Junk Mail Keeps the Post Office Alive

These are tough times for the U.S. Postal Service. It's being pummeled by high fuel costs. The soft economy is crimping the overall volume of mail, which fell 5.5 percent in the past year. Its business is also falling as Americans opt for e-mail over birthday cards and thank-you notes. Now comes another threat: consumers like Colleen Plimpton of Bethel, Conn. Earlier this year Plimpton became tired of the credit-card offers, catalogs and advertising fliers that clogged her mailbox. So in February she paid $20 to GreenDimes, a firm that helps consumers reduce their inflow of "junk mail" by contacting businesses on their behalf. "[Junk mailers] are cutting down trees willy-nilly, and that has got to stop," says Plimpton.

To the post office, consumers like her are a serious threat. "Efforts to convince people not to receive mail are really going to hurt," says Steve Kearney, a Postal Service senior vice president.

The Postal Service lost $1.1 billion in its latest quarter. That number would be even larger if it weren't for direct mailings, which now constitute 52 percent of mail volume, up from 38 percent in 1990. Revenue from direct mail "is the financial underpinning of the Postal Service—it could not survive without it," says Michael Coughlin, former deputy postmaster.

But 89 percent of consumers say in polls that they'd prefer not to receive direct-marketing mail; 44 percent of it is never opened. That's why 19 state legislatures have debated Do Not Mail lists, which would function just like the federal Do Not Call list. But partly due to opposition from postal workers, not a single bill has passed. When Colorado state Rep. Sara Gagliardi held a public meeting on a bill she was sponsoring, she was surprised when a crowd of postal workers showed up to express vehement opposition.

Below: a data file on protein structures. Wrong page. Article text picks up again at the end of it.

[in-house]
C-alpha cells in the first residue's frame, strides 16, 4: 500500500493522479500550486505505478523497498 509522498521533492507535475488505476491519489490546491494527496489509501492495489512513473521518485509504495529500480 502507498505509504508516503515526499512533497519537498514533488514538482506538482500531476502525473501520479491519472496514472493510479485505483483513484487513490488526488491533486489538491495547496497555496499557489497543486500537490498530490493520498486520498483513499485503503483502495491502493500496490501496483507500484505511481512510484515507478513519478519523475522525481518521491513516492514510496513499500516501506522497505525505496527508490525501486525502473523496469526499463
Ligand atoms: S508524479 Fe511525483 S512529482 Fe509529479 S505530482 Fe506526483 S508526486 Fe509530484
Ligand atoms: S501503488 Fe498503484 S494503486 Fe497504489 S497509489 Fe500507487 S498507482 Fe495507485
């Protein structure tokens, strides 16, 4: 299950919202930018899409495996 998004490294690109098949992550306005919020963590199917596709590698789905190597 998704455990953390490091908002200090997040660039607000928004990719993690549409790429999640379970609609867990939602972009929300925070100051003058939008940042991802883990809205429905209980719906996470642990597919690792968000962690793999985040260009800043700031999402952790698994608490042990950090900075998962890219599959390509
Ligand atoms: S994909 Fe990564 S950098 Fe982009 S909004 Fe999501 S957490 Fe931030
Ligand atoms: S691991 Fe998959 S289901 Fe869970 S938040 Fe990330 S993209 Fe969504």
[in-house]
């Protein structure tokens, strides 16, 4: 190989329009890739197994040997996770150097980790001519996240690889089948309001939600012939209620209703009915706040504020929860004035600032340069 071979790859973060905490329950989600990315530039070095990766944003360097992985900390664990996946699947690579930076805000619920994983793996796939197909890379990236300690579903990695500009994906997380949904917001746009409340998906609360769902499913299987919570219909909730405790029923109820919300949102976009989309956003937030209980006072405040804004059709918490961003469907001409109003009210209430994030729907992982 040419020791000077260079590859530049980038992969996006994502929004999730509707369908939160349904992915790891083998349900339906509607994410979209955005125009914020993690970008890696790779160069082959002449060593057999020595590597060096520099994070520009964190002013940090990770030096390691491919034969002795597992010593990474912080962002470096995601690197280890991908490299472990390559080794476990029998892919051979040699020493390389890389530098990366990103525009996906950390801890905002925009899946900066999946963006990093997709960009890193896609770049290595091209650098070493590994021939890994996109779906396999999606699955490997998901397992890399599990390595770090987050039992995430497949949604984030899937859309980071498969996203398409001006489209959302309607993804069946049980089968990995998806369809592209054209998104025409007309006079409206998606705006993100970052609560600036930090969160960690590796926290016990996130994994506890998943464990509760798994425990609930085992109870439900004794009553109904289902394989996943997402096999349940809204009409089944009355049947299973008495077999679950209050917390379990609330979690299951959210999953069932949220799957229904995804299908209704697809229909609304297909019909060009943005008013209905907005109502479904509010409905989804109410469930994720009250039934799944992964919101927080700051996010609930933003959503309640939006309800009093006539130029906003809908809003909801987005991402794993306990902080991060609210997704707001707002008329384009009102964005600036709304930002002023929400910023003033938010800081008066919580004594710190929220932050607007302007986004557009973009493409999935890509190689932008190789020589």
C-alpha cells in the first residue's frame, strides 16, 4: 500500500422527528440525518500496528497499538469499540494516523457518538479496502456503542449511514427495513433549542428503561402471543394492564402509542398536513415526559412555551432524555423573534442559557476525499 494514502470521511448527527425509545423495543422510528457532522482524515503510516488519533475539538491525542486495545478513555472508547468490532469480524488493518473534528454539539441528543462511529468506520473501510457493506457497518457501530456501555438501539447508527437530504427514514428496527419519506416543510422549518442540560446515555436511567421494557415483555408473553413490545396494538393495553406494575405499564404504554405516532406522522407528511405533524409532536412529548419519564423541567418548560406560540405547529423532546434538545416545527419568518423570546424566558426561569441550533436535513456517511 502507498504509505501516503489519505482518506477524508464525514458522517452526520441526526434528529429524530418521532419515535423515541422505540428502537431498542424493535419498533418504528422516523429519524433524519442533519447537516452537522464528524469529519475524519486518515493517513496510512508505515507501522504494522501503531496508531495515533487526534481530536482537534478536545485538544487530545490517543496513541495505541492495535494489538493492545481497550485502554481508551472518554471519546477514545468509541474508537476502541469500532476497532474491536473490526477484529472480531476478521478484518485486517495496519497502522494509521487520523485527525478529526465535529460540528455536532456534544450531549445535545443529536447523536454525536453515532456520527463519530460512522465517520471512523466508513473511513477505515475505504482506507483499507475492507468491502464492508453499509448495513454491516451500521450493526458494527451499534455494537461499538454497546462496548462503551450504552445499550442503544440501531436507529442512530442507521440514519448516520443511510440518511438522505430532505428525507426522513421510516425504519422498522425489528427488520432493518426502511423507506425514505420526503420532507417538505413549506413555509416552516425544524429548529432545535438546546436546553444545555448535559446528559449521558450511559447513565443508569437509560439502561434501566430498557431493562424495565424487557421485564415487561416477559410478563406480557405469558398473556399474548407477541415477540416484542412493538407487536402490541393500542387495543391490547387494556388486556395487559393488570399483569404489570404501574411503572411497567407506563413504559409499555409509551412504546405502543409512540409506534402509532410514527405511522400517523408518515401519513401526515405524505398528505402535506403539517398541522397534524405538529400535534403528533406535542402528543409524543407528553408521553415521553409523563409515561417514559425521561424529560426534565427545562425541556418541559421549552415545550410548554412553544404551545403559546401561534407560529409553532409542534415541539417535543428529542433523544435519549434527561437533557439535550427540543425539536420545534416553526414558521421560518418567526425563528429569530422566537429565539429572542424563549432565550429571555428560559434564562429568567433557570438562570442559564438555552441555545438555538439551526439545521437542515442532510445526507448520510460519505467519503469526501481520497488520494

Both the Postal Service and the Direct Marketing Association say direct mail is a key source of customers for small businesses. "Advertising mail is a very valuable product to many consumers," says Sam Pulcrano, Postal Service vice president for sustainability, who points to two-for-one pizza coupons as especially welcome surprises. To blunt opposition, the DMA recently launched the Mail Moves America coalition to lobby against the restrictions.

GreenDimes founder Pankaj Shah isn't sympathetic. Not only is his company providing a service to consumers, he says, but it has also used its fees to plant more than 1 million trees. "We're all about giving consumers choice, not about bringing down the post office," he says. Still, as more consumers opt out of junk mail, rain, sleet and gloom of night may seem like the least of mail carriers' problems.

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